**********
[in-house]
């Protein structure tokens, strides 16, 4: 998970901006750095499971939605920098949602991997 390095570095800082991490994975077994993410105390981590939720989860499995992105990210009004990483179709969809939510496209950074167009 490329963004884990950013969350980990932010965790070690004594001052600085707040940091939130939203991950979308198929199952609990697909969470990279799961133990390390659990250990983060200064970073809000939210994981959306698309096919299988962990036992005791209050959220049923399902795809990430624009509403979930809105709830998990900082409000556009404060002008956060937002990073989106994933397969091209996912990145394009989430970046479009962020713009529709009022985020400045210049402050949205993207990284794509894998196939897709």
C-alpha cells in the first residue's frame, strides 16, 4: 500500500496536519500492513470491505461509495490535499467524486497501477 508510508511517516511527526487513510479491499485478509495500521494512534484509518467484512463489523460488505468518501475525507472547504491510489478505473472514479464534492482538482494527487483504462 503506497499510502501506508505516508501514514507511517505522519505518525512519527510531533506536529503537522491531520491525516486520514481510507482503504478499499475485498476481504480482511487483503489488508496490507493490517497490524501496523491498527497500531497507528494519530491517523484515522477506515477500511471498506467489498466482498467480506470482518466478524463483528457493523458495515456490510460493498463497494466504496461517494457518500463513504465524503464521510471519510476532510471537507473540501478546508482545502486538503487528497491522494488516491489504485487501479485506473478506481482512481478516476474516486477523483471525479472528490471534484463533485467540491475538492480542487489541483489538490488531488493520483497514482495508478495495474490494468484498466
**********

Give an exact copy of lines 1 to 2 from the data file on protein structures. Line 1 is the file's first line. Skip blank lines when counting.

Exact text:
[in-house]
């Protein structure tokens, strides 16, 4: 998970901006750095499971939605920098949602991997 390095570095800082991490994975077994993410105390981590939720989860499995992105990210009004990483179709969809939510496209950074167009 490329963004884990950013969350980990932010965790070690004594001052600085707040940091939130939203991950979308198929199952609990697909969470990279799961133990390390659990250990983060200064970073809000939210994981959306698309096919299988962990036992005791209050959220049923399902795809990430624009509403979930809105709830998990900082409000556009404060002008956060937002990073989106994933397969091209996912990145394009989430970046479009962020713009529709009022985020400045210049402050949205993207990284794509894998196939897709």